College-educated immigrants vastly underemployed in US
Latin Americans, Africans faring worst, study says
WASHINGTON - One out of every five college-educated immigrants in the United States is either unemployed or working in an unskilled job such as a dishwasher, fast-food restaurant cashier, or security guard, depriving the US economy of the full potential of more than 1.3 million foreign-born workers, according to a study released yesterday.
The plight of such immigrants is familiar to anyone who has gotten a ride from a Washington taxi driver with an engineering degree from Ethiopia or had their car parked by a garage attendant who used to practice law in El Salvador. However, the report by the Washington-based Migration Policy Institute is the first to quantify the extent of the problem.
"This shows that immigrant brain waste is a reality; that the challenge of integration is not restricted to unskilled workers, who have been the focus until now; and that a very high share of highly skilled immigrants are not progressing rapidly in the economy," said researcher Michael Fix, who coauthored the study with Jeanne Batalova.
Of particular concern, Fix said, was the finding that highly educated Latin American and African immigrants fare far worse than Europeans or Asians. Nearly half of recently arrived college-educated Latin Americans hold unskilled jobs. So do more than one-third of those who have been in the country for more than 10 years and have presumably had more time to learn English, make professional contacts, and pass US professional certification exams. The lag persists even when only immigrants who are in the country legally are considered.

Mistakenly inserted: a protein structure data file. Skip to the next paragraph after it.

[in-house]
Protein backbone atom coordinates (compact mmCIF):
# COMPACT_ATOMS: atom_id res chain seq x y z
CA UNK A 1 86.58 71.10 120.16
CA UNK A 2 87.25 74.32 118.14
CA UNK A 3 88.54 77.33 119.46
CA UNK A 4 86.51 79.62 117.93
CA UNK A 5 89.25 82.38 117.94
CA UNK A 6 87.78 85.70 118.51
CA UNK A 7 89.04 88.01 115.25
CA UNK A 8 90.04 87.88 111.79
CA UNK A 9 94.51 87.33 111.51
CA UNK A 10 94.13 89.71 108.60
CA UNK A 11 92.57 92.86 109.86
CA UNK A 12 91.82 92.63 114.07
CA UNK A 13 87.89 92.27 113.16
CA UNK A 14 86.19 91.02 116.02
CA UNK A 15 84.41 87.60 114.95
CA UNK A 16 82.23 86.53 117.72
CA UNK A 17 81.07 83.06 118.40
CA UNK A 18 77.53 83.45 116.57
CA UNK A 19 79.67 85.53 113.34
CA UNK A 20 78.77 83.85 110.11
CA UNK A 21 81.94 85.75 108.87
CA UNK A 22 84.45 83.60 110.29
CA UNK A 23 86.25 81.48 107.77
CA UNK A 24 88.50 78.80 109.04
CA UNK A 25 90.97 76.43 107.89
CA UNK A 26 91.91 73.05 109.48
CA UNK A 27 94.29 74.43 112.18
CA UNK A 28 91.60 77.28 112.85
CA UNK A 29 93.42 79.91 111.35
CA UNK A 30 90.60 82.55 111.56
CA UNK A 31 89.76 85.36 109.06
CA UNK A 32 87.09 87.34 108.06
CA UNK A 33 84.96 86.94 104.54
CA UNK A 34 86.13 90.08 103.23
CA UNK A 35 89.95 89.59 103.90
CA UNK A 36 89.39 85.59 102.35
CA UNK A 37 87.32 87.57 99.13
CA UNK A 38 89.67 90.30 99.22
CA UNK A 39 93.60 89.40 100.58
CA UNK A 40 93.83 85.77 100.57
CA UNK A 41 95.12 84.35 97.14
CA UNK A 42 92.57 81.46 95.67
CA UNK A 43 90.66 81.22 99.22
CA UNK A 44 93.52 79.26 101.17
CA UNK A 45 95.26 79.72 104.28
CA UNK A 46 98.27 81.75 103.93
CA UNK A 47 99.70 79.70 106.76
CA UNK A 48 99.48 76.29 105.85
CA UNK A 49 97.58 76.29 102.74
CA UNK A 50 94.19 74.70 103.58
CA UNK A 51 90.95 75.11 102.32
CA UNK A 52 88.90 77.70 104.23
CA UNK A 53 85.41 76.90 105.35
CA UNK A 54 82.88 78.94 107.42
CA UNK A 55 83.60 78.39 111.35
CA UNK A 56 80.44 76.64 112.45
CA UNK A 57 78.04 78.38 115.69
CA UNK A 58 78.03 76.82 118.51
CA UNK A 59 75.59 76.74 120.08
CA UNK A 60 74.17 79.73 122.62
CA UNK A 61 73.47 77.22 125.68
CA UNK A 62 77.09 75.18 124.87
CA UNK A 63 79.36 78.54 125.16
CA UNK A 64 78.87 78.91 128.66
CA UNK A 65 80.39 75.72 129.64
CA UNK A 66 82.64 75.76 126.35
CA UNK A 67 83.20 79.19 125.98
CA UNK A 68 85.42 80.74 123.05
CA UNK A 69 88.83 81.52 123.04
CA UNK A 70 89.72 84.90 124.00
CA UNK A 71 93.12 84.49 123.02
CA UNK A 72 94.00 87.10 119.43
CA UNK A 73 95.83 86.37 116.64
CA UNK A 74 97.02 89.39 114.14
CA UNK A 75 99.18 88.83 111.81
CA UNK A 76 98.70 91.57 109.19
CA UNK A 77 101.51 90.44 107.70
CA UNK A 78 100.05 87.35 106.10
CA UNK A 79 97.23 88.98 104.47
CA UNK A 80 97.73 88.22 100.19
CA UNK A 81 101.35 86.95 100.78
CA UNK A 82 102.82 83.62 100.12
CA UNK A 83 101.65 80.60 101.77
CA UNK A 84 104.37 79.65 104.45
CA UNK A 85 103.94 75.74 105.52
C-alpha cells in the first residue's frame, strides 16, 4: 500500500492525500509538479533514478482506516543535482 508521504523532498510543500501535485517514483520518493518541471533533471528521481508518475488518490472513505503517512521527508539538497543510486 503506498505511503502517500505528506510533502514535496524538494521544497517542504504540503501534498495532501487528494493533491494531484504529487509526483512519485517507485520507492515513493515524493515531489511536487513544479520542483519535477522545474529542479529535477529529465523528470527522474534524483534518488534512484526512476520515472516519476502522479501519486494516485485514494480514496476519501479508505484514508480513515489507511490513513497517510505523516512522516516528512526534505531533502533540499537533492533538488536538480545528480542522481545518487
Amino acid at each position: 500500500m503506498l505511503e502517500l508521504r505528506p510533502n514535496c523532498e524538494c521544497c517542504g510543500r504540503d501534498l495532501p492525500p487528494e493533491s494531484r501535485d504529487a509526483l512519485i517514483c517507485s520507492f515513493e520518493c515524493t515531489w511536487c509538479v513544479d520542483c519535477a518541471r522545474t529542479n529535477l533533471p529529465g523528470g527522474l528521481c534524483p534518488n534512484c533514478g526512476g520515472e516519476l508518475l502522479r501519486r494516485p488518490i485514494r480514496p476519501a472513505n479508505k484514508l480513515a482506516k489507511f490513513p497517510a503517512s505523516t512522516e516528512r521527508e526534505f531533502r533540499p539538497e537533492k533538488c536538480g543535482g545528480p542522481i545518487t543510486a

By contrast, well-educated European immigrants' employment patterns are virtually indistinguishable from their US-born counterparts regardless of how long they have lived in the United States. Asian immigrants educated abroad do only slightly worse.
Although African immigrants are more likely to hold highly skilled jobs than Latin Americans, they have the highest unemployment rates of all foreign-born groups. During the 2005-2006 period, 6 percent of recently arrived college-educated Africans and 4.1 percent of Africans with a US degree were unemployed, compared with 2.6 percent of US-born college graduates.
Fix said that it is possible that discrimination against Latinos and Africans is a factor, but that much of the gap can be explained by differing language skills and immigration circumstances.
For instance, highly skilled immigrants who can speak only limited English are twice as likely to work in an unskilled job as those who are proficient in English. And 44 percent of Latin Americans educated at foreign colleges speak English poorly or not at all, compared with 32 percent of Europeans and 23 percent of Asians.